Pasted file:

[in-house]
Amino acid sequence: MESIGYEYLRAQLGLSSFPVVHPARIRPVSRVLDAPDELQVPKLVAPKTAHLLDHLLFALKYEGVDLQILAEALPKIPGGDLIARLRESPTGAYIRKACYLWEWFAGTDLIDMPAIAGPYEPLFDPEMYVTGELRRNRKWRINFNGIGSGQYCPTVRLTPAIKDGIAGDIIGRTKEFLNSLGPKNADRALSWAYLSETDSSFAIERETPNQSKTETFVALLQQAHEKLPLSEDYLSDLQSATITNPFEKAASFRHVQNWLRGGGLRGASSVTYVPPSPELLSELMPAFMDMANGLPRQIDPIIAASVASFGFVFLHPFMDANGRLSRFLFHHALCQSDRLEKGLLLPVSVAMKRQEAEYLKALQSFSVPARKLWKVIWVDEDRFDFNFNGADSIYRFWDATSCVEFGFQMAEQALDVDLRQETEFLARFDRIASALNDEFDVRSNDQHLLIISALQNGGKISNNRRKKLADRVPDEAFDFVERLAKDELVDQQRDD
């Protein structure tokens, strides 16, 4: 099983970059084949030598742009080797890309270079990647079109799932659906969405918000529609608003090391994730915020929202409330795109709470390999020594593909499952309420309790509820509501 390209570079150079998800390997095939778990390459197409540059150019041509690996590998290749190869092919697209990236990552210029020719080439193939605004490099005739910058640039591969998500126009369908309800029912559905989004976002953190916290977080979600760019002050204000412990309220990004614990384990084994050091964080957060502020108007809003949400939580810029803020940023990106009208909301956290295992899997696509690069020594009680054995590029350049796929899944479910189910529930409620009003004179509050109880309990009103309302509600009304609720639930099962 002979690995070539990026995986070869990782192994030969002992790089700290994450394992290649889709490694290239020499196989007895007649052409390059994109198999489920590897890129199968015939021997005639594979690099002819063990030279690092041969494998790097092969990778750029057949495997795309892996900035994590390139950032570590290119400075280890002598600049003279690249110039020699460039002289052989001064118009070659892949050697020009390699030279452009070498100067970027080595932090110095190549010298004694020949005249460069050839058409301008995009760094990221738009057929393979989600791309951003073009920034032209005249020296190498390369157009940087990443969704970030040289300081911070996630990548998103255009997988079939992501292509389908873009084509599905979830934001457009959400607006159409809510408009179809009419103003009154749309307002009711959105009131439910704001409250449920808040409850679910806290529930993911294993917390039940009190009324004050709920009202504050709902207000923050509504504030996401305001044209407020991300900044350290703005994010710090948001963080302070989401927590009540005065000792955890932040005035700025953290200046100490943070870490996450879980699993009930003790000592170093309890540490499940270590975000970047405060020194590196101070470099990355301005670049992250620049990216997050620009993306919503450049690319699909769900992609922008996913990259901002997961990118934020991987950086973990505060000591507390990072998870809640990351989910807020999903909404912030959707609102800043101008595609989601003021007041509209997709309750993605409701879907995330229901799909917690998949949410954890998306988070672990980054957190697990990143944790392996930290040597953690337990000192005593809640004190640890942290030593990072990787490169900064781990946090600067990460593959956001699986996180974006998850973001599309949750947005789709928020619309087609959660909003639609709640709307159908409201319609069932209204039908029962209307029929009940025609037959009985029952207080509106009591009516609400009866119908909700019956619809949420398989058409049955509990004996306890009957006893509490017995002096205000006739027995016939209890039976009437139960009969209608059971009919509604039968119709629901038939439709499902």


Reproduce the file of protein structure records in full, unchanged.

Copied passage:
[in-house]
Amino acid sequence: MESIGYEYLRAQLGLSSFPVVHPARIRPVSRVLDAPDELQVPKLVAPKTAHLLDHLLFALKYEGVDLQILAEALPKIPGGDLIARLRESPTGAYIRKACYLWEWFAGTDLIDMPAIAGPYEPLFDPEMYVTGELRRNRKWRINFNGIGSGQYCPTVRLTPAIKDGIAGDIIGRTKEFLNSLGPKNADRALSWAYLSETDSSFAIERETPNQSKTETFVALLQQAHEKLPLSEDYLSDLQSATITNPFEKAASFRHVQNWLRGGGLRGASSVTYVPPSPELLSELMPAFMDMANGLPRQIDPIIAASVASFGFVFLHPFMDANGRLSRFLFHHALCQSDRLEKGLLLPVSVAMKRQEAEYLKALQSFSVPARKLWKVIWVDEDRFDFNFNGADSIYRFWDATSCVEFGFQMAEQALDVDLRQETEFLARFDRIASALNDEFDVRSNDQHLLIISALQNGGKISNNRRKKLADRVPDEAFDFVERLAKDELVDQQRDD
């Protein structure tokens, strides 16, 4: 099983970059084949030598742009080797890309270079990647079109799932659906969405918000529609608003090391994730915020929202409330795109709470390999020594593909499952309420309790509820509501 390209570079150079998800390997095939778990390459197409540059150019041509690996590998290749190869092919697209990236990552210029020719080439193939605004490099005739910058640039591969998500126009369908309800029912559905989004976002953190916290977080979600760019002050204000412990309220990004614990384990084994050091964080957060502020108007809003949400939580810029803020940023990106009208909301956290295992899997696509690069020594009680054995590029350049796929899944479910189910529930409620009003004179509050109880309990009103309302509600009304609720639930099962 002979690995070539990026995986070869990782192994030969002992790089700290994450394992290649889709490694290239020499196989007895007649052409390059994109198999489920590897890129199968015939021997005639594979690099002819063990030279690092041969494998790097092969990778750029057949495997795309892996900035994590390139950032570590290119400075280890002598600049003279690249110039020699460039002289052989001064118009070659892949050697020009390699030279452009070498100067970027080595932090110095190549010298004694020949005249460069050839058409301008995009760094990221738009057929393979989600791309951003073009920034032209005249020296190498390369157009940087990443969704970030040289300081911070996630990548998103255009997988079939992501292509389908873009084509599905979830934001457009959400607006159409809510408009179809009419103003009154749309307002009711959105009131439910704001409250449920808040409850679910806290529930993911294993917390039940009190009324004050709920009202504050709902207000923050509504504030996401305001044209407020991300900044350290703005994010710090948001963080302070989401927590009540005065000792955890932040005035700025953290200046100490943070870490996450879980699993009930003790000592170093309890540490499940270590975000970047405060020194590196101070470099990355301005670049992250620049990216997050620009993306919503450049690319699909769900992609922008996913990259901002997961990118934020991987950086973990505060000591507390990072998870809640990351989910807020999903909404912030959707609102800043101008595609989601003021007041509209997709309750993605409701879907995330229901799909917690998949949410954890998306988070672990980054957190697990990143944790392996930290040597953690337990000192005593809640004190640890942290030593990072990787490169900064781990946090600067990460593959956001699986996180974006998850973001599309949750947005789709928020619309087609959660909003639609709640709307159908409201319609069932209204039908029962209307029929009940025609037959009985029952207080509106009591009516609400009866119908909700019956619809949420398989058409049955509990004996306890009957006893509490017995002096205000006739027995016939209890039976009437139960009969209608059971009919509604039968119709629901038939439709499902």